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Multi-tasking Face (MTF), A New Facial Image Dataset That Respects Privacy And Can Be Used For Multiple Tasks

Multi-tasking Face (MTF), A New Facial Image Dataset That Respects Privacy And Can Be Used For Multiple Tasks

Face Recognition

3 main points
✔️ Proposed a new facial image dataset that is GDPR compliant and can be used for multiple tasks of facial recognition, race, gender, and age classification.
✔️ Rigorous filtering and labeling to ensure high quality data.
✔️ The processed dataset shows high performance and will be extended to new tasks such as facial anonymization in the future.

Multi-Task Faces (MTF) Data Set: A Legally and Ethically Compliant Collection of Face Images for Various Classification Tasks
written by Rami HaffarDavid SánchezJosep Domingo-Ferrer
(Submitted on 20 Nov 2023)
Subjects: Computer Vision and Pattern Recognition (cs.CV); Machine Learning (cs.LG)


The images used in this article are from the paper, the introductory slides, or were created based on them.


Facial images are highly useful data that can be used for a variety of classification tasks, including facial recognition, age estimation, gender identification, sentiment analysis, and racial classification. On the other hand, they are highly sensitive personal information, and privacy regulations such as GDPR restrict the collection and use of facial images for research purposes. As a result, large datasets of previously publicly available facial images have been made private.

Therefore, datasets based on synthetic face images have been attracting attention in recent years. However, it is difficult to achieve the same data distribution as that of real face images of real people, and their performance is inferior to that of models using real face images. In addition, most traditional datasets are labeled for specific tasks, limiting their use.

To address these issues, this paper proposes the Multi Task Face (MTF) Dataset, a dataset of real face images designed to be used for various classification tasks, including face recognition, race, gender, and age classification, while clearing legal restrictions.

This paper introduces the dataset and describes the data collection and processing procedures. It also evaluates the performance of the MTF dataset when used in various classification tasks. In addition, the MTF dataset is available at

What is a multi-tasking face (MTF) data set?

MTF datasets are collected using the special exception in Article 9 of the GDPR (General Data Protection Regulation). This exception allows data subjects (i.e., data owners) to collect and process their own publicly known personal data. This data set is focused on publicly known individuals. This allows the dataset to be legally and securely published while avoiding privacy issues. In addition, we have received approval for the creation and use of this dataset from the Committee for Ethical and Legal Evaluation of SoBigData++ (BOEL).

For data collection, we use the IMDB Website to select publicly known individuals (celebrities). To increase diversity and comprehensiveness, we include the four racial categories used by the United States Census Bureau: Asian (Chinese/Korean), Asian (Indian), Black, and White. For gender, we include equal numbers of men and women to reduce gender bias. Similarly, we include equal numbers of young and older celebrities, with ages 18-49 defined as "young" and ages 50 and older defined as "older." An equal number of celebrities (40 older men, 40 older women, 40 younger men, and 40 younger women each) were selected from each racial group for a total of 640 IDs.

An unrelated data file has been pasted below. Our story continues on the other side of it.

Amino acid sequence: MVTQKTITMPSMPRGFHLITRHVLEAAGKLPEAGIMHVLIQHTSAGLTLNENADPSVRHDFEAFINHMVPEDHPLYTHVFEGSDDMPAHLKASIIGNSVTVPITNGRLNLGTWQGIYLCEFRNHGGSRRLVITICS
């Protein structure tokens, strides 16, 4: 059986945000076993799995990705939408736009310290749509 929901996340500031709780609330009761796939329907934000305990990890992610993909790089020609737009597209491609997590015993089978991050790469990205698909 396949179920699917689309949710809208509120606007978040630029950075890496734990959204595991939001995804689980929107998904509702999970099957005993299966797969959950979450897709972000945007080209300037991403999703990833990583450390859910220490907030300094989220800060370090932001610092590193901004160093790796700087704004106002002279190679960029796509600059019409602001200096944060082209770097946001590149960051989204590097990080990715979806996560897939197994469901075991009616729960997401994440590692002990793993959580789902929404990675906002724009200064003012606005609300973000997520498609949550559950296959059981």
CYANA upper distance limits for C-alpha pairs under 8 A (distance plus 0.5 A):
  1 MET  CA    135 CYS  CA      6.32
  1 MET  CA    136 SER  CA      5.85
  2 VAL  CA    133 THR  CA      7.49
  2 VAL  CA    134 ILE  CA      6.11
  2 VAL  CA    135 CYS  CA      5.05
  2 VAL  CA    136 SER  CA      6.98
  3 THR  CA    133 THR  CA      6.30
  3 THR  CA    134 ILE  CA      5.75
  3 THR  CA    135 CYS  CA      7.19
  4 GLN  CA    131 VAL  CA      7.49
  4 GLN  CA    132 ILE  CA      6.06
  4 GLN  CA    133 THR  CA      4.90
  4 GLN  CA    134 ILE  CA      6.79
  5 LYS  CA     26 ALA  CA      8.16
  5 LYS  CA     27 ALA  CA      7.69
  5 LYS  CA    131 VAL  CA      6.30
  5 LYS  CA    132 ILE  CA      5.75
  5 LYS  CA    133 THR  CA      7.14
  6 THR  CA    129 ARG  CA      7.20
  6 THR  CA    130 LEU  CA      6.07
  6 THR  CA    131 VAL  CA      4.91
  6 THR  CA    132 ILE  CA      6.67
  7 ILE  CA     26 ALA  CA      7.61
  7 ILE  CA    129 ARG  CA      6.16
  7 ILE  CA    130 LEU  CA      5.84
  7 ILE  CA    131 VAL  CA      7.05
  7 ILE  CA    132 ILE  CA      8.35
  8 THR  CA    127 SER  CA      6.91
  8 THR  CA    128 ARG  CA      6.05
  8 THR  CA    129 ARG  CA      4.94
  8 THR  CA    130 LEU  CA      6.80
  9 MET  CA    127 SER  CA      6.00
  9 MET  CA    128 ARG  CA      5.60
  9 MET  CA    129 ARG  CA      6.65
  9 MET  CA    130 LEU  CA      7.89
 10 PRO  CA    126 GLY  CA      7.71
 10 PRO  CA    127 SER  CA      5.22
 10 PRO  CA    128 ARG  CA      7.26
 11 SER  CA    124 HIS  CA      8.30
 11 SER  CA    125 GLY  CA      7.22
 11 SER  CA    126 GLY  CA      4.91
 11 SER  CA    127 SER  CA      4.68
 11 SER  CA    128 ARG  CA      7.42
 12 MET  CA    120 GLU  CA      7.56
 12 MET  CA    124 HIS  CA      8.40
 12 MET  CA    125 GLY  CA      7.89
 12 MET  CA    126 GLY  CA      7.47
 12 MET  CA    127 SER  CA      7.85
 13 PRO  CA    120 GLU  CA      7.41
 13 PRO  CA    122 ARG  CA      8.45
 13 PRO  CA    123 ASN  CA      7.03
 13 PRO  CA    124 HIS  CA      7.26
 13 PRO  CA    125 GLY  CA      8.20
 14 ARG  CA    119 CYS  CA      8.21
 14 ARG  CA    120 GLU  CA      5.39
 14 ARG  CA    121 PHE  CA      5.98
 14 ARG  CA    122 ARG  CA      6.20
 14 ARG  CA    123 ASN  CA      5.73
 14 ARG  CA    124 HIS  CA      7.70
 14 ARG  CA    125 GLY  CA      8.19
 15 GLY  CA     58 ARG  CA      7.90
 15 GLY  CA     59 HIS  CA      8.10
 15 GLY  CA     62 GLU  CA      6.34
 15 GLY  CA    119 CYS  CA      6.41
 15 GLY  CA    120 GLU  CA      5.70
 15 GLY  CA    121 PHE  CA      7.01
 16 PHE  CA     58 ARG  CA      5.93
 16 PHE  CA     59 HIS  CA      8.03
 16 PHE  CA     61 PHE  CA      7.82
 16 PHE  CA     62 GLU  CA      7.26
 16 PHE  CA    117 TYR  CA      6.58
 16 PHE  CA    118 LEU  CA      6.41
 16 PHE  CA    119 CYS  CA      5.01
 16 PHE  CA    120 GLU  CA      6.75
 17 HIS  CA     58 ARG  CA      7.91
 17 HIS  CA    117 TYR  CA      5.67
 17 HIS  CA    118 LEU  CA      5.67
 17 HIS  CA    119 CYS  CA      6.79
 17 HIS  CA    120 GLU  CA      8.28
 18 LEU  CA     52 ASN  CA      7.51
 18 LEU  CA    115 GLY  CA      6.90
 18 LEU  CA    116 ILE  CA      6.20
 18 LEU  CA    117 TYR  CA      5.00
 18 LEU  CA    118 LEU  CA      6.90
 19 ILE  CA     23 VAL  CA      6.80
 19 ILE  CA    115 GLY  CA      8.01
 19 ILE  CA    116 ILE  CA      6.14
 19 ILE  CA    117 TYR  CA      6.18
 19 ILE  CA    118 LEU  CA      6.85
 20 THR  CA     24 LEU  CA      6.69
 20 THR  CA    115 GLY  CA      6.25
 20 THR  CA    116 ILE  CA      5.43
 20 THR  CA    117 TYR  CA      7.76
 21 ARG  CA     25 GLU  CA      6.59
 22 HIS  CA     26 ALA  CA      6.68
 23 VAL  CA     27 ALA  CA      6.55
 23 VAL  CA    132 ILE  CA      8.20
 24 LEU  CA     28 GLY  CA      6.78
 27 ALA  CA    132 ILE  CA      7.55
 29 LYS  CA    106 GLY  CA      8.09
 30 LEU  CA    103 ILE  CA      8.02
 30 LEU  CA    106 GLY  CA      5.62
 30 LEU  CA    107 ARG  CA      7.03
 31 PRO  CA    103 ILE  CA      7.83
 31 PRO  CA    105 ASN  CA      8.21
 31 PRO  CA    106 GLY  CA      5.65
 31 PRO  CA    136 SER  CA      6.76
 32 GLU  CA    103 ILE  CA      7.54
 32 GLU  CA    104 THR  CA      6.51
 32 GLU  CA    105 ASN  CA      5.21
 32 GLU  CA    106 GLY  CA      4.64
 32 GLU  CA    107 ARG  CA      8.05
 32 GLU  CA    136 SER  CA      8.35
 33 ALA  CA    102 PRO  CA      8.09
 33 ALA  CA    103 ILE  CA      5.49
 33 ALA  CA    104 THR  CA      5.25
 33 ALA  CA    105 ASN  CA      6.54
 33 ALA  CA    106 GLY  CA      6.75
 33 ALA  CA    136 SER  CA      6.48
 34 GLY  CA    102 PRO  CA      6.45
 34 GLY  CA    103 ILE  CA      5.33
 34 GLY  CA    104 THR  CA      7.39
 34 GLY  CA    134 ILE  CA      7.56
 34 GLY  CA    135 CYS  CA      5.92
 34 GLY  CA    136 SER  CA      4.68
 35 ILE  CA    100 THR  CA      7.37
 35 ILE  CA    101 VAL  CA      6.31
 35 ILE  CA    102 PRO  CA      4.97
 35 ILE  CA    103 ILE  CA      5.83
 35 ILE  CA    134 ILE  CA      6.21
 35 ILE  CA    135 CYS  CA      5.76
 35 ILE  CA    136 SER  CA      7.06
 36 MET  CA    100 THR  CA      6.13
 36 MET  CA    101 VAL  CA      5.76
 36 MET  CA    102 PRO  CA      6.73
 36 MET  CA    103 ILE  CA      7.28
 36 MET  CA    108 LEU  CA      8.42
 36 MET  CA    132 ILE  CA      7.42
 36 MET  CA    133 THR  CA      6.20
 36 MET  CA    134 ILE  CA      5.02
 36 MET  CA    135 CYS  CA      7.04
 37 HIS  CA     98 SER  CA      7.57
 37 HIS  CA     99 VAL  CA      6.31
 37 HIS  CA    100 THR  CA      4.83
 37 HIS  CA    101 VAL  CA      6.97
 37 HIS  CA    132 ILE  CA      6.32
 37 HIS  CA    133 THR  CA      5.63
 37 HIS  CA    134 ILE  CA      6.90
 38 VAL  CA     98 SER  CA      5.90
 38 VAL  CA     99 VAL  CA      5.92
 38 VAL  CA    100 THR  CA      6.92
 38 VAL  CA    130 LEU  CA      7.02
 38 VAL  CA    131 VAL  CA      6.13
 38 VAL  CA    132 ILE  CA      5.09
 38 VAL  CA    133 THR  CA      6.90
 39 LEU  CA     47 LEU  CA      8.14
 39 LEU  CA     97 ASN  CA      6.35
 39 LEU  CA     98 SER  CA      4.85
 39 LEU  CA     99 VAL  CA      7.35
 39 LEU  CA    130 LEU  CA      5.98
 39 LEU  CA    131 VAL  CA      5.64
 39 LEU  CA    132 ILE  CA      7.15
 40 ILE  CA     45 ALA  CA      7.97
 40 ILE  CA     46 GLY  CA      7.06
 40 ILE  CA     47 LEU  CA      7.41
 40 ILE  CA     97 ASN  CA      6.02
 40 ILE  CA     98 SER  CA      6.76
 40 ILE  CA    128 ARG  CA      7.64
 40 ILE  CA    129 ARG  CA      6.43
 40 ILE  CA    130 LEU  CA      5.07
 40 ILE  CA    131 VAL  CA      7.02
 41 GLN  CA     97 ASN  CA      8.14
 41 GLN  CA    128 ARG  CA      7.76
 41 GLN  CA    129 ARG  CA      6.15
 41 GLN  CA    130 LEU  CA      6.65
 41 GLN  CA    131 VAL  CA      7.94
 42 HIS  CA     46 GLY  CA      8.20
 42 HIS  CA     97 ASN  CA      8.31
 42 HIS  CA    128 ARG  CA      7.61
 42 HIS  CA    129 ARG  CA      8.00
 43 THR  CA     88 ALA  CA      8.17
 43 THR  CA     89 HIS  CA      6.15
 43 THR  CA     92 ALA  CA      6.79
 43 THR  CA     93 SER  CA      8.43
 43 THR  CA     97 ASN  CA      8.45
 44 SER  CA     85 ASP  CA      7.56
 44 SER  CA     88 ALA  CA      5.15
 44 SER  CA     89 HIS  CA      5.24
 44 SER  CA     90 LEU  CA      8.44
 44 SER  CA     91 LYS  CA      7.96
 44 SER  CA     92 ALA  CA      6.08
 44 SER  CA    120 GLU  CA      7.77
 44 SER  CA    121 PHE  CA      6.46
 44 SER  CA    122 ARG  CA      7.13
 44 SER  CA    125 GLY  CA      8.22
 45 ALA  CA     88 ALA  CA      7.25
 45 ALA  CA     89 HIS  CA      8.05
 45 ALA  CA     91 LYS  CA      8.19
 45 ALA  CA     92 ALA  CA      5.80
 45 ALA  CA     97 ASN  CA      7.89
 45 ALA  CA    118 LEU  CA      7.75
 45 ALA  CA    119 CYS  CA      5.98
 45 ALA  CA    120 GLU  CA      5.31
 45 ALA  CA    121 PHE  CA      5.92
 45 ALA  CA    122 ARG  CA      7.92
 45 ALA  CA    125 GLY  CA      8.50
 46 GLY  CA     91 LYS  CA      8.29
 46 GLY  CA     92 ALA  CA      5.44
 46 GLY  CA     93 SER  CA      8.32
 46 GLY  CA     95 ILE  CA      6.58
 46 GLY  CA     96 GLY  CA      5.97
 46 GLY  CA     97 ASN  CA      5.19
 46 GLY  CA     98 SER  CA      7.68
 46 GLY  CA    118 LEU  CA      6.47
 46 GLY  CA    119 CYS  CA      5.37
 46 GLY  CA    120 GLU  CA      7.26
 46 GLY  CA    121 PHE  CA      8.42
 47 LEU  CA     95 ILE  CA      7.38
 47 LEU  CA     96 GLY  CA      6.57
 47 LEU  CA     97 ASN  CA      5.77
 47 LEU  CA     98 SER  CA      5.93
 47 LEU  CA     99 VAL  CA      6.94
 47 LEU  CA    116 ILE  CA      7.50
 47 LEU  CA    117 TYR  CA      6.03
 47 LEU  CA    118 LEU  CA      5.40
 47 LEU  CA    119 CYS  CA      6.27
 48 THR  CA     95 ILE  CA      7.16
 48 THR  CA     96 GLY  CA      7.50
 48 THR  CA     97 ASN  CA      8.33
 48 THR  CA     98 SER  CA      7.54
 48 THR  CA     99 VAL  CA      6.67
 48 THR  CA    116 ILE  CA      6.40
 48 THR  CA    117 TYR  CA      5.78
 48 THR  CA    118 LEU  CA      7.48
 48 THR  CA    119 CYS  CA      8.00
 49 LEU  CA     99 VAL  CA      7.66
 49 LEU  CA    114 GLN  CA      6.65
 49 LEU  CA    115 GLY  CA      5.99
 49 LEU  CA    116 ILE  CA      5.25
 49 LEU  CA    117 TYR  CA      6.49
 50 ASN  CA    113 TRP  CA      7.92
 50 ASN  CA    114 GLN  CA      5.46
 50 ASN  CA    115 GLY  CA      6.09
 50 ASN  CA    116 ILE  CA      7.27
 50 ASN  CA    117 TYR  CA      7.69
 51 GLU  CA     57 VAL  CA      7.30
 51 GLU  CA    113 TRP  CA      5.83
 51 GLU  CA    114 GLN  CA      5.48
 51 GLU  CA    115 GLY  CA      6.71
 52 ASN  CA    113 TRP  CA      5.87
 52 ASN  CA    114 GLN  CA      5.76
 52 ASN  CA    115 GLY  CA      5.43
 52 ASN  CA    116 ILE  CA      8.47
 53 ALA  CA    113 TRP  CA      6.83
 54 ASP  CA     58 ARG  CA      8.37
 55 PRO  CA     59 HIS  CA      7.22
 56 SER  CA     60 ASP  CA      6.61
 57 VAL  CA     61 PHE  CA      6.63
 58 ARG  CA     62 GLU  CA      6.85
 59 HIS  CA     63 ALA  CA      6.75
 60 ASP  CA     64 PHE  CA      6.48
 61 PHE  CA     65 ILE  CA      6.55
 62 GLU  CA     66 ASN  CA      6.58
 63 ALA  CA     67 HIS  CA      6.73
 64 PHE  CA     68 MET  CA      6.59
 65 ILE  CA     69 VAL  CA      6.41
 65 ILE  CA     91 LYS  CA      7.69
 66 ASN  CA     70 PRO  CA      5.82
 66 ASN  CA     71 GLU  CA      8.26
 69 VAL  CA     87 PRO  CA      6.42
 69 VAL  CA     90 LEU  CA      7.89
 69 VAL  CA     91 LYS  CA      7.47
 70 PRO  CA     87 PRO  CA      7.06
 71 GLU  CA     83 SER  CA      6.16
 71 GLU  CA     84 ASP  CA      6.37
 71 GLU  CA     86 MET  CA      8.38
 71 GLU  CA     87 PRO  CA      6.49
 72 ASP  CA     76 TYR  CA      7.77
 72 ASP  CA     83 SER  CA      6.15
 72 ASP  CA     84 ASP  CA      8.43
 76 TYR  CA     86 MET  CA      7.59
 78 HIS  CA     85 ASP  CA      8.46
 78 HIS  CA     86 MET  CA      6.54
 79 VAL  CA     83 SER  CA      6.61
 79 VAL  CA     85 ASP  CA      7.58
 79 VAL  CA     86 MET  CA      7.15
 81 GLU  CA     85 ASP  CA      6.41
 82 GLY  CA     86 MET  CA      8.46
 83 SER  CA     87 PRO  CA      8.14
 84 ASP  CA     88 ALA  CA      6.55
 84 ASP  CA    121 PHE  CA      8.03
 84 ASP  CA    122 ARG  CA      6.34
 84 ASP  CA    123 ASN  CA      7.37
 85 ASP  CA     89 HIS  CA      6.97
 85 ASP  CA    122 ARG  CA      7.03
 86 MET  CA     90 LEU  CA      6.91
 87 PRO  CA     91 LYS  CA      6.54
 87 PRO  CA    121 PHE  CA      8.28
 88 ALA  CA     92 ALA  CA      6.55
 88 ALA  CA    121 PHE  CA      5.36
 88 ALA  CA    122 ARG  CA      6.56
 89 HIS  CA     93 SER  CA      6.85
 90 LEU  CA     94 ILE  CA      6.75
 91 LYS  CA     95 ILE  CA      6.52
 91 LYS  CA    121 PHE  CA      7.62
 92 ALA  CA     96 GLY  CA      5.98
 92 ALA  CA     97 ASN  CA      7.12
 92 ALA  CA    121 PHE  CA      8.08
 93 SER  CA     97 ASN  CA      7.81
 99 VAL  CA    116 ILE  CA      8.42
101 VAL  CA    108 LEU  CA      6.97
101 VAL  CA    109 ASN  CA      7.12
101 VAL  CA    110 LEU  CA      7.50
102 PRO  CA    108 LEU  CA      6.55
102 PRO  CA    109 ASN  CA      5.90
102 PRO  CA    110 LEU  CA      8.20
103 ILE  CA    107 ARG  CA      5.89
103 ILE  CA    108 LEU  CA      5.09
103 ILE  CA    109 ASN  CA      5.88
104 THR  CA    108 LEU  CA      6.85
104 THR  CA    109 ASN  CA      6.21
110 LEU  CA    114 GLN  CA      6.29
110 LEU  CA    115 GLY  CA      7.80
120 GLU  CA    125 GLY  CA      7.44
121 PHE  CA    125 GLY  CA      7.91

No limit was placed on the number of images downloaded per celebrity, and crawling continued until there were no more images available, eventually collecting 117,114 images. The data was first processed using Haar Cascade to automatically detect and crop facial regions in the images.

In addition, each cropped image was visually verified by three evaluators to ensure that each image contained the facial image of the assumed celebrity. Because the original images were obtained from the public domain and Creative Commons, they also included many random images of artwork and design; Haar Cascade incorrectly detected facial regions from these images, and thus excluded those that were not appropriate. As a result, the size of the dataset was reduced to 42,575 images. Face images that did not belong to the correct ID were also excluded. This reduces the size of the dataset to 6,453 images.

Also excluded are images in which parts of the face are hidden (e.g., sunglasses or hands covering the mouth or eyes), hand-drawn, artificially altered, or generated by AI algorithms. Images in which the face looks unnatural due to make-up have also been removed. This reduces the size of the dataset to 5,984 images.

In addition, to reduce the risk of data leakage and to avoid unnecessary additional costs for training the AI model, duplicate or similar images (e.g., sequential shots) were excluded from the dataset, bringing the dataset size to 5,763 images. From here, further images that did not meet the criteria of the assumed task were also excluded by the experts.

These filters ultimately reduced the data set significantly from 117,114 to 5,246 images (only 4.47% of the original data). All remaining face images were resized to a uniform resolution of 1024 x 1024 pixels.